Improving Early Diagnosis of Eating Disorders; Dr Les Rudd Explains How Treatment for People with Eating Disorders in Wales Will Be Improved THEPROFESSIONALS

Western Mail (Cardiff, Wales), April 30, 2012 | Go to article overview

Improving Early Diagnosis of Eating Disorders; Dr Les Rudd Explains How Treatment for People with Eating Disorders in Wales Will Be Improved THEPROFESSIONALS


Byline: Dr Les Rudd

THE number of people developing eating disorders, such as anorexia and bulimia, is on the increase in Wales with about 1,000 new cases diagnosed each year.

It most commonly affects young women between 15 and 25, although many young men are also being diagnosed with disorders, and the effects can be devastating.

Many sufferers end up with long-term physical and emotional problems and, in a small number of cases, it can be life-threatening.

The majority of cases begin during adolescence and although some recover from mild symptoms, more serious disorders can do great damage if they are not tackled appropriately, effectively and quickly.

Early diagnosis and intervention are vital to prevent the condition from escalating and help avoid serious health issues or the condition continuing into adulthood.

That's why 1,000 Lives Plus has launched a new programme of work to help improve treatment for people with eating disorders across Wales.

The programme is a key part of the improvement work in mental health being introduced by the national programme, which is supporting organisations and individuals to deliver the highest quality and safest healthcare for the people of Wales.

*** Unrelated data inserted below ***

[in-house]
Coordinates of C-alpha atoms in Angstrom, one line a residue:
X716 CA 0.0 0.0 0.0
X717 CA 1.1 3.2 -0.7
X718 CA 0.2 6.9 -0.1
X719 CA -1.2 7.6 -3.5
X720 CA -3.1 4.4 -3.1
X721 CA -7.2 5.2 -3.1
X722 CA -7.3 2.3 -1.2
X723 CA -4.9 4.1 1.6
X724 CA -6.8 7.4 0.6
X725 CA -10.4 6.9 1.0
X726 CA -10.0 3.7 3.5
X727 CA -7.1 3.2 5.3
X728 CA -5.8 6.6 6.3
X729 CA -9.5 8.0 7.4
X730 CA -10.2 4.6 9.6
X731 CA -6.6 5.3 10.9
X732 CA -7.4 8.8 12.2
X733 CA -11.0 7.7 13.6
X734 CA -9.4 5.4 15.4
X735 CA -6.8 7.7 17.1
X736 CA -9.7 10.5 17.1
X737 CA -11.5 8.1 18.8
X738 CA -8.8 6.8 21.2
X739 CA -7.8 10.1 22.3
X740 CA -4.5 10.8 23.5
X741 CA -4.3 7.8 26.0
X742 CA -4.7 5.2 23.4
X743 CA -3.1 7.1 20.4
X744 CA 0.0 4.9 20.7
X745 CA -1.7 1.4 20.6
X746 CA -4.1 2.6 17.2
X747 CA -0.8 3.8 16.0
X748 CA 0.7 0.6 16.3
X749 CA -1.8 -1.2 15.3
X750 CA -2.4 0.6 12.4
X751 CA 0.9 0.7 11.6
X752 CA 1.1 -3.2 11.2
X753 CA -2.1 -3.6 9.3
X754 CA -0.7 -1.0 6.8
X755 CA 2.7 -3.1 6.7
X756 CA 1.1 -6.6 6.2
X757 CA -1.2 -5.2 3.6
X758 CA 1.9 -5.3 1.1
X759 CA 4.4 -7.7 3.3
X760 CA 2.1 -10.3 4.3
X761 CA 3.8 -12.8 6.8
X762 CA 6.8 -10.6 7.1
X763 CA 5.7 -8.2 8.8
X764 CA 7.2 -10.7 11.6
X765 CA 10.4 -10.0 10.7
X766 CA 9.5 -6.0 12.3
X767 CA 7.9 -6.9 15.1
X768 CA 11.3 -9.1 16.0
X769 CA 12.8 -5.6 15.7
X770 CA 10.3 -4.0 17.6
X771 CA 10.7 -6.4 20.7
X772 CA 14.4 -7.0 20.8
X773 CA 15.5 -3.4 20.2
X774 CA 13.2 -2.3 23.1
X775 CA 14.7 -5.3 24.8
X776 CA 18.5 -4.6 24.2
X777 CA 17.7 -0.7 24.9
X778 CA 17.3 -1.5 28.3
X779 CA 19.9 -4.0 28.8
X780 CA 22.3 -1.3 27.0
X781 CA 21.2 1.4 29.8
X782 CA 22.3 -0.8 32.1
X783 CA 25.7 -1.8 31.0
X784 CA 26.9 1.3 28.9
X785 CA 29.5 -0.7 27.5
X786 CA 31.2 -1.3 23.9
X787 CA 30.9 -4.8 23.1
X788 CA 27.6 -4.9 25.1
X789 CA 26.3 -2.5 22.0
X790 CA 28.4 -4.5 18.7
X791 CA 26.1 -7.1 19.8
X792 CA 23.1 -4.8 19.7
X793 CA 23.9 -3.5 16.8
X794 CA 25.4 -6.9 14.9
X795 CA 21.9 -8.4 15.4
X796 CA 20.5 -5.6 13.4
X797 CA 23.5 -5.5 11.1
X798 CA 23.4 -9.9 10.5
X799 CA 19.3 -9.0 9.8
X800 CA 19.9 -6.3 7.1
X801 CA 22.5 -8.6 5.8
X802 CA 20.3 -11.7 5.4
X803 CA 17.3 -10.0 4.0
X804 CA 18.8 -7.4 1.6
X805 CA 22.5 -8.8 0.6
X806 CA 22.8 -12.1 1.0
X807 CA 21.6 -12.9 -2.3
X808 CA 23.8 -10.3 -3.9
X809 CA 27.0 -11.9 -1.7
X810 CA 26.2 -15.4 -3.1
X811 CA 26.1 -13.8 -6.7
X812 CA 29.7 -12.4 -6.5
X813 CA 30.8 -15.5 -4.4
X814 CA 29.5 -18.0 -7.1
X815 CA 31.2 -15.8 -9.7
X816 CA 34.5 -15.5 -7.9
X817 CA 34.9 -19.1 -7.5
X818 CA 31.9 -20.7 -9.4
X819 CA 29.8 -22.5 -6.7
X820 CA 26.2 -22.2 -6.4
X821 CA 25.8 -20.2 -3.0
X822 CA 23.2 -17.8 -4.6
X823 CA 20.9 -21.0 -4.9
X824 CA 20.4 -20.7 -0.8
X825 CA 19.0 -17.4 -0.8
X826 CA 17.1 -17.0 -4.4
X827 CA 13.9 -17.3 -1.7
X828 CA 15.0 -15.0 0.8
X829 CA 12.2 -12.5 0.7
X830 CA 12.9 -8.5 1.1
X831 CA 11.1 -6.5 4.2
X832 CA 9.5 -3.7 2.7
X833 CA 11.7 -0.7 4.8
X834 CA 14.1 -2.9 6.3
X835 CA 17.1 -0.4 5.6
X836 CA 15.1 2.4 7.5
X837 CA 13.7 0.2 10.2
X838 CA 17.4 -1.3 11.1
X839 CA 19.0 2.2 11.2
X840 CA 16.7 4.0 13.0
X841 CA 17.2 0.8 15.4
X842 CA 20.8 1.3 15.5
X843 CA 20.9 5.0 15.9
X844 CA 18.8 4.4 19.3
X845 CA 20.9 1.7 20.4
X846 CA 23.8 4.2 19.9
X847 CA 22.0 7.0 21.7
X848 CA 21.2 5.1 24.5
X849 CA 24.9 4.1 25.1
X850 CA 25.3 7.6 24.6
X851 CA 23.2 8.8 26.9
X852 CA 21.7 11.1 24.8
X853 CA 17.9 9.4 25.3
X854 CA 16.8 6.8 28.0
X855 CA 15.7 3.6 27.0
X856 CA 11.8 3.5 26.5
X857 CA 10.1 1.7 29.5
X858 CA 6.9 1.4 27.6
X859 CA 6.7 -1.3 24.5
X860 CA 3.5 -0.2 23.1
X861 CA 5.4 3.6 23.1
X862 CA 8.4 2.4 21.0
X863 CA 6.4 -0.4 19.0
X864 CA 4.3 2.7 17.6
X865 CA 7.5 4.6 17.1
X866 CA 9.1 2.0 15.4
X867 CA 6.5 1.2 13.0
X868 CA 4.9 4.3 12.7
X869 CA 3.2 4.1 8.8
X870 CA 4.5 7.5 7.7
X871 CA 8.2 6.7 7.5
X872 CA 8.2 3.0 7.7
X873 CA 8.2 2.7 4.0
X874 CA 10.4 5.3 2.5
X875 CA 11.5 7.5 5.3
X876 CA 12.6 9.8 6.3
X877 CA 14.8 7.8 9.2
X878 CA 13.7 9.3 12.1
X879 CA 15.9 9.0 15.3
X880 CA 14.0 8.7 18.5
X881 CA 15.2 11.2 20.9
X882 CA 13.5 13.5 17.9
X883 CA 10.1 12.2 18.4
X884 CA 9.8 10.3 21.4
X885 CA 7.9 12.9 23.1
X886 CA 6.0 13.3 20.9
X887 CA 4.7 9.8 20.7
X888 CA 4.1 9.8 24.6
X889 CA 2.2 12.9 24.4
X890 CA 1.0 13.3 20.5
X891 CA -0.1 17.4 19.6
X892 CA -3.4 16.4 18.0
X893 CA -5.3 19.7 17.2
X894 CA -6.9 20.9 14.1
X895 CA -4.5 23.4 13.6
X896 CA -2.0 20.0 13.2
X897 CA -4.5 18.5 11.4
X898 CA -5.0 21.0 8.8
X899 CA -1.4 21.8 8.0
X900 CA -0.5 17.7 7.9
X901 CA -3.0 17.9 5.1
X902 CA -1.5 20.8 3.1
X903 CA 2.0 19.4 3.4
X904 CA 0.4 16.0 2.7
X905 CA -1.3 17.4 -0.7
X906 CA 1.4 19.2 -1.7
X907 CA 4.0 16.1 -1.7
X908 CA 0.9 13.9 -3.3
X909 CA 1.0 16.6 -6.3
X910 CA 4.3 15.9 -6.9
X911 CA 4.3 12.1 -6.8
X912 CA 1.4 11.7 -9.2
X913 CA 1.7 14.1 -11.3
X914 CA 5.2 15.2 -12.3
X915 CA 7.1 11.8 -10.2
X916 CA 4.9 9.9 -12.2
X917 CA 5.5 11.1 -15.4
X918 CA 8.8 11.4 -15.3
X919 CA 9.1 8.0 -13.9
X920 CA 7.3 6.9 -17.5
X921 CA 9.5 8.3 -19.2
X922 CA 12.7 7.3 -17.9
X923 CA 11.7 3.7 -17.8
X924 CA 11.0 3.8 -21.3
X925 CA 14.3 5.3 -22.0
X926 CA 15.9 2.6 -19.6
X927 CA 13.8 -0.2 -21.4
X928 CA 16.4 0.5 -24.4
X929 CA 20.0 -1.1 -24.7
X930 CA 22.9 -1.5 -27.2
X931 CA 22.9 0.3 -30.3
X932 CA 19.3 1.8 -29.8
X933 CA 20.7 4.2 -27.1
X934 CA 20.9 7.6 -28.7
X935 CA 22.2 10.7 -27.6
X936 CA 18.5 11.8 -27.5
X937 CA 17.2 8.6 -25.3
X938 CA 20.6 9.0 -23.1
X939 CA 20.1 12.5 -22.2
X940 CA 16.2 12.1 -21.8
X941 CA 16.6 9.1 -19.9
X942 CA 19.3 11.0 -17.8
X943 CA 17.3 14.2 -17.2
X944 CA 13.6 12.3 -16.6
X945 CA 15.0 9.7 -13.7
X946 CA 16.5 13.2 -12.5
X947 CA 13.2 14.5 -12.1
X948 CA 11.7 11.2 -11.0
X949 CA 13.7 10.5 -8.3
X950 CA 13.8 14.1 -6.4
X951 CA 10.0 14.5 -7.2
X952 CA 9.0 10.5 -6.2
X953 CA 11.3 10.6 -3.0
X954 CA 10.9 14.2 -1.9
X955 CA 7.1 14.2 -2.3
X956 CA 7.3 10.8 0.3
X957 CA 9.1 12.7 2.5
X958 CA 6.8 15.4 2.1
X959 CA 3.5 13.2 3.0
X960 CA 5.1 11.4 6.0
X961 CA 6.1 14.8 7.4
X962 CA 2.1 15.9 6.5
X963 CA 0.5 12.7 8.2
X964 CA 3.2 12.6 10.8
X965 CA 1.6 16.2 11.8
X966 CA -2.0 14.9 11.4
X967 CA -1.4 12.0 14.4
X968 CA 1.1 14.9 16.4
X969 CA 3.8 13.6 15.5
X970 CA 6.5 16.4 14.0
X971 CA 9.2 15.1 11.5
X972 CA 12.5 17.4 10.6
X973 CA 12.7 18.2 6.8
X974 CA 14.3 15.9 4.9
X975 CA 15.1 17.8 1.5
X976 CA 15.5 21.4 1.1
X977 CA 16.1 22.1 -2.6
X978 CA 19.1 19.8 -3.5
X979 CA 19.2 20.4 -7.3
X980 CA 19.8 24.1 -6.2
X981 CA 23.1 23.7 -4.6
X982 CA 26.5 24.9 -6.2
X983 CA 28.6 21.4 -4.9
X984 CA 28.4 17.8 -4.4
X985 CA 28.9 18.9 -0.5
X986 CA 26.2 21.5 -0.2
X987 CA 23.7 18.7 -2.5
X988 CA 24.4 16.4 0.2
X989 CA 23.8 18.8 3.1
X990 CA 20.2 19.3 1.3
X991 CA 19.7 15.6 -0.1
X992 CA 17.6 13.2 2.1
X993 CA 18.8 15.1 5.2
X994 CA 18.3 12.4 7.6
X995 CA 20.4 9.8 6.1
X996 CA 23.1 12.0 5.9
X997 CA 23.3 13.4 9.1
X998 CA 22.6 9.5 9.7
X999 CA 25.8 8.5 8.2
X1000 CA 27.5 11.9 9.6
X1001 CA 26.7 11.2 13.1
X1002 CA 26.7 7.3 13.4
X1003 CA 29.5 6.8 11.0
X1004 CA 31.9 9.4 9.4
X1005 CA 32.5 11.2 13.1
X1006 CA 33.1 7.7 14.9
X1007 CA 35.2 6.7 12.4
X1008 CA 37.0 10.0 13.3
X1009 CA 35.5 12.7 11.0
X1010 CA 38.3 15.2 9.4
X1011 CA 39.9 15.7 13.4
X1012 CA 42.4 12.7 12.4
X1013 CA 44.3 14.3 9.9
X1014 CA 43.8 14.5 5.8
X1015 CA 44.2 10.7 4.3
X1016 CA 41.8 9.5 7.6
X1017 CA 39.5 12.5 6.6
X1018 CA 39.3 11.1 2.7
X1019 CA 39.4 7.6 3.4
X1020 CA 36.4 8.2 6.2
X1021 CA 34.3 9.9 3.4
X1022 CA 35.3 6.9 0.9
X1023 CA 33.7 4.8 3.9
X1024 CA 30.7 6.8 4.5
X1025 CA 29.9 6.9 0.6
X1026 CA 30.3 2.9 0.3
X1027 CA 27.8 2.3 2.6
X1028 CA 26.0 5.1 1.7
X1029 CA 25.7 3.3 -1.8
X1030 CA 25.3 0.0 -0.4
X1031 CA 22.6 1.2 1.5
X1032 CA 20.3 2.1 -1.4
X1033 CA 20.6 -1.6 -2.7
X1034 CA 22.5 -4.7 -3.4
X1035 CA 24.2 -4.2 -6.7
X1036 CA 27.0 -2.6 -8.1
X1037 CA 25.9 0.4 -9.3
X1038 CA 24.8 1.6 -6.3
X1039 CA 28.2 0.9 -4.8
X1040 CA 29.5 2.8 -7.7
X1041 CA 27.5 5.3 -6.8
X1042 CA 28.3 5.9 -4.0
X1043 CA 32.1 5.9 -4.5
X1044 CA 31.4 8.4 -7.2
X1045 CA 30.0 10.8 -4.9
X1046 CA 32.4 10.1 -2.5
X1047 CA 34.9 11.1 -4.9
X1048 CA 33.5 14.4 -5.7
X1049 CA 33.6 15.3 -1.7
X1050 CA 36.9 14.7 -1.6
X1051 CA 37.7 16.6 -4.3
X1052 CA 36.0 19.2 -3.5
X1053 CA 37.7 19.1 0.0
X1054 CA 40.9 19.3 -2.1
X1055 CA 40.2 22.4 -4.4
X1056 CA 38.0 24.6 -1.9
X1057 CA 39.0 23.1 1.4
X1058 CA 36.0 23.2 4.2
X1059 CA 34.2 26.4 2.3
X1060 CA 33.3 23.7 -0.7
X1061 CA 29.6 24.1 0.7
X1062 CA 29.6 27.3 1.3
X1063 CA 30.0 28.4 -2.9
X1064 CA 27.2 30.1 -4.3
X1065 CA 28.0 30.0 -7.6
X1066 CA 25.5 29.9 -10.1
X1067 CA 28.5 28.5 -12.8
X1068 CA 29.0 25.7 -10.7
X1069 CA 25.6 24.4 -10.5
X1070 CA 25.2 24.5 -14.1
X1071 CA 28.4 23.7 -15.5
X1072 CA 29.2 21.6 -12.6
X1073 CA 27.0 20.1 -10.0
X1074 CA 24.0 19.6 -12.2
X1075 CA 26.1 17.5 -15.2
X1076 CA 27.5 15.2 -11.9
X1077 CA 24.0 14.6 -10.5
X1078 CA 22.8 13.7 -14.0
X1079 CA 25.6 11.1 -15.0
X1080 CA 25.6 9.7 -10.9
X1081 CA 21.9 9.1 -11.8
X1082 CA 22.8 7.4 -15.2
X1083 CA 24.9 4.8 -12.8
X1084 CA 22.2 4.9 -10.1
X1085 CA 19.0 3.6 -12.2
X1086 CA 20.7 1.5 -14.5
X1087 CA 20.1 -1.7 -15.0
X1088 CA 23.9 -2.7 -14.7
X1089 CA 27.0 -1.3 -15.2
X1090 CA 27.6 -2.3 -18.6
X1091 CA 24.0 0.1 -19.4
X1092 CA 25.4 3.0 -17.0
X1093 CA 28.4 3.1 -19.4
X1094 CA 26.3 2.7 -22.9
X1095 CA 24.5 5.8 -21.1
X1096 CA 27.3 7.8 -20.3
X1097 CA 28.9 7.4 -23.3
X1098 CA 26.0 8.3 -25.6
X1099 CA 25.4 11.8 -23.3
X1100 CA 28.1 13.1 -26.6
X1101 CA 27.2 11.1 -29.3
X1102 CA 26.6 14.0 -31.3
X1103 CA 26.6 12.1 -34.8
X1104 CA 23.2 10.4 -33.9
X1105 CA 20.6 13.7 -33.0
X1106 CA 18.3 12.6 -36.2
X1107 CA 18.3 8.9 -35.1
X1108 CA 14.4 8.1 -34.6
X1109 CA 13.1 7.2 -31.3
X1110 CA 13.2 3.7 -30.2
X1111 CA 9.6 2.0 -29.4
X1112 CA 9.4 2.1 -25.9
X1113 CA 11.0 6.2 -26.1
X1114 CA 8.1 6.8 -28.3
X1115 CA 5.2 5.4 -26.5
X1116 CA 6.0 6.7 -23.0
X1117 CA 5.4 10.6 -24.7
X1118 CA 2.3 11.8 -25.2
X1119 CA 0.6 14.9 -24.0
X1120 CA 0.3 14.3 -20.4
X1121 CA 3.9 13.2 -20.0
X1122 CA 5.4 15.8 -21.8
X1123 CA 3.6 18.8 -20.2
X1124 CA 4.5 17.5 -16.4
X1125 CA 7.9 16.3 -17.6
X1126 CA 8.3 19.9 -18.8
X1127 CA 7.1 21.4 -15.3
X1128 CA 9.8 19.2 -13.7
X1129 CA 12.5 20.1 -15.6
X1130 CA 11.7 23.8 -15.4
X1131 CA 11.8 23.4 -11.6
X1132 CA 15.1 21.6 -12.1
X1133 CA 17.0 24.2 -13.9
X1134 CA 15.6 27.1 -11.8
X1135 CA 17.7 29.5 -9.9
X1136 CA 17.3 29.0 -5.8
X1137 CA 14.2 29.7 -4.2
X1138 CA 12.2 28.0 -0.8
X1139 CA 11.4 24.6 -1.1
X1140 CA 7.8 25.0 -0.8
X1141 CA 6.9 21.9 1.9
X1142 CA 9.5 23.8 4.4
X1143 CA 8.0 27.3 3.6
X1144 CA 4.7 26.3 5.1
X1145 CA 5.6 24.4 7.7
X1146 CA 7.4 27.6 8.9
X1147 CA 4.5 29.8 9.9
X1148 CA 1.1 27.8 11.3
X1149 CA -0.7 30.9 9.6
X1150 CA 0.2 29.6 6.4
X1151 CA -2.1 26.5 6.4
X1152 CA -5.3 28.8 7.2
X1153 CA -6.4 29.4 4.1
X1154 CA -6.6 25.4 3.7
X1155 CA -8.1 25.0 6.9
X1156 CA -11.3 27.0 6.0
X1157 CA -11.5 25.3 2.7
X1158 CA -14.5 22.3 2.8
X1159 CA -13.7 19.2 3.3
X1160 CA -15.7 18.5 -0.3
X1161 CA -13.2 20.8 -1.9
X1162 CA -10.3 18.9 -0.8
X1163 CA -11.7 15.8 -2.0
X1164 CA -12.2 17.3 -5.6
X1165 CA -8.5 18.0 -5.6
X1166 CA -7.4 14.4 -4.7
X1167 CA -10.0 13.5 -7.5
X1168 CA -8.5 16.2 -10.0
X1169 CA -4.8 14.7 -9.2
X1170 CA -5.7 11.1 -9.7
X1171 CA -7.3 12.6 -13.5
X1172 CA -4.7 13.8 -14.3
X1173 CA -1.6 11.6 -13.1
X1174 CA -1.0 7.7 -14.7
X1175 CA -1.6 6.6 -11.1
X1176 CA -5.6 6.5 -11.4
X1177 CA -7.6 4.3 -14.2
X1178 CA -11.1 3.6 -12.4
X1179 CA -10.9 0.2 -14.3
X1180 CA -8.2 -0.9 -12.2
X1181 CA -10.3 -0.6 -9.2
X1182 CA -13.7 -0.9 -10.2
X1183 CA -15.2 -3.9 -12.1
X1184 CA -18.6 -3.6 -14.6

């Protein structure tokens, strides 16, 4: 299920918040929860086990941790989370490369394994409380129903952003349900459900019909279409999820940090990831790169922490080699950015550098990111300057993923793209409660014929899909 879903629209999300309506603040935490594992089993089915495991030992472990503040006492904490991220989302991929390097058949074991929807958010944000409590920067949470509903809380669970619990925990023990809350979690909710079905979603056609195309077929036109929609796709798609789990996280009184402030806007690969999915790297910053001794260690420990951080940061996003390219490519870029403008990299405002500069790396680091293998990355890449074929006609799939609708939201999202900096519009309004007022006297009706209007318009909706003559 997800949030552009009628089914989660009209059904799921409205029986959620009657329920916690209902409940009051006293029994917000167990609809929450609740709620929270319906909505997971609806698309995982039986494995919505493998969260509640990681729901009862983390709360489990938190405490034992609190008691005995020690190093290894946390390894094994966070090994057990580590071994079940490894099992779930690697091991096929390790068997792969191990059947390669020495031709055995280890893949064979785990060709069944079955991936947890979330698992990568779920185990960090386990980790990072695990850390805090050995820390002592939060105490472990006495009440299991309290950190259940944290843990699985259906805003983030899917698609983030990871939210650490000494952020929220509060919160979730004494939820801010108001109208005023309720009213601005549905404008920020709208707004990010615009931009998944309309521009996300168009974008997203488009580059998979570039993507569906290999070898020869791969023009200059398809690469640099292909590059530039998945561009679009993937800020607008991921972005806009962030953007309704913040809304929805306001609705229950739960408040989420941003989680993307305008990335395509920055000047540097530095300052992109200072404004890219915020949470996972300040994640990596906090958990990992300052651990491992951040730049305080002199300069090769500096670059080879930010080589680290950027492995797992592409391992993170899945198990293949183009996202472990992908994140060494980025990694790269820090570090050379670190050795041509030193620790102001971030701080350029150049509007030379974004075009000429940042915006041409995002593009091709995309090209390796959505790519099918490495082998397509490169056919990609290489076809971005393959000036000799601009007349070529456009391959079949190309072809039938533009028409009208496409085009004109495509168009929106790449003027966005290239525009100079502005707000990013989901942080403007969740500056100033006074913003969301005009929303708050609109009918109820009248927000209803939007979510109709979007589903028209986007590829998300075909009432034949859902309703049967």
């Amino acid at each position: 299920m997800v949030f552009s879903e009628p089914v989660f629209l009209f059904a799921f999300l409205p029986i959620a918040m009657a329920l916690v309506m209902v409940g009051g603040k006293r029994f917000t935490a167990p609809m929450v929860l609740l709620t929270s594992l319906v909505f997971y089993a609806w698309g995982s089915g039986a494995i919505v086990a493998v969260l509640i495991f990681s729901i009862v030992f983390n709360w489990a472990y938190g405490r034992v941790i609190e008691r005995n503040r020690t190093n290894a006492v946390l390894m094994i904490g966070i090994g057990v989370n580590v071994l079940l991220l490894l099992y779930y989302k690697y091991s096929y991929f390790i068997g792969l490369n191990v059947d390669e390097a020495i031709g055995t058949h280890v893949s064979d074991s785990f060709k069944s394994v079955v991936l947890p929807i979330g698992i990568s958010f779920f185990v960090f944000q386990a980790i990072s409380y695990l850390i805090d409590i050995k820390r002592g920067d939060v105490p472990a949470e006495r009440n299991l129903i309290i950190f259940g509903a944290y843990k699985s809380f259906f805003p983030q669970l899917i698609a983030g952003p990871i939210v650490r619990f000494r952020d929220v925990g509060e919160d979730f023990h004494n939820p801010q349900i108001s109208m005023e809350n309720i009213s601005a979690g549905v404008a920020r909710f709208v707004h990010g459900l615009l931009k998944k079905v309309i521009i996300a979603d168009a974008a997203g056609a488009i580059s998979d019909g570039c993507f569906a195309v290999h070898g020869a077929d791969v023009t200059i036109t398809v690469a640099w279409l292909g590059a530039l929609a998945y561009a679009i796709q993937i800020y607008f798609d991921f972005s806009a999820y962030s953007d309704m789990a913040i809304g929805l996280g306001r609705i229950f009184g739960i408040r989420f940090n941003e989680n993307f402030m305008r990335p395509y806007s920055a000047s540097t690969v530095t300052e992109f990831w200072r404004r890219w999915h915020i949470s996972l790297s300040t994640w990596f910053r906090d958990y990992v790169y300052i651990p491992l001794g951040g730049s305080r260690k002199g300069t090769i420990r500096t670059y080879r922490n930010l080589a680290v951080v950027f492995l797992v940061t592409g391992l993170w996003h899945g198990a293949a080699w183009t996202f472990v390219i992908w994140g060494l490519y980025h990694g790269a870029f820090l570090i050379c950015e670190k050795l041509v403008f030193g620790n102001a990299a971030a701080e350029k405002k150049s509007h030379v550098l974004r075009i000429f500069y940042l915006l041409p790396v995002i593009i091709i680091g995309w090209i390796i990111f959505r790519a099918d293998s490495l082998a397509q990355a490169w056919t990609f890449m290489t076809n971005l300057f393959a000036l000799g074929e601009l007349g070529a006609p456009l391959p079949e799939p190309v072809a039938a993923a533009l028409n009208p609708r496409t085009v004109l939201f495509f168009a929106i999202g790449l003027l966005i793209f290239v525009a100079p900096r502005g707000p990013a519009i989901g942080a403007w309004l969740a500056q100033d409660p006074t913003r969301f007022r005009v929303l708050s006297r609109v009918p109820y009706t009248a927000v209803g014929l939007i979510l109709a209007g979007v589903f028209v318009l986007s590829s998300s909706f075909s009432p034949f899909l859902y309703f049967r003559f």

1,000 Lives Plus will be working with health boards to improve early diagnosis, assessment, risk management and treatment of people with eating disorders.

The programme will support and help drive the implementation of the Welsh Government's Eating Disorders - A Framework for Wales, which was launched in 2009.

It aims to ensure people with eating disorders receive the right treatment at the right time in the right place.

To achieve this. there will be a focus on developing local specialised services in each health board area with more staff being trained in the skills needed to help people with eating disorders.

It is vital facilities and support are developed within the community to enable sufferers to be treated as close to home as possible and not be referred to services outside of Wales.

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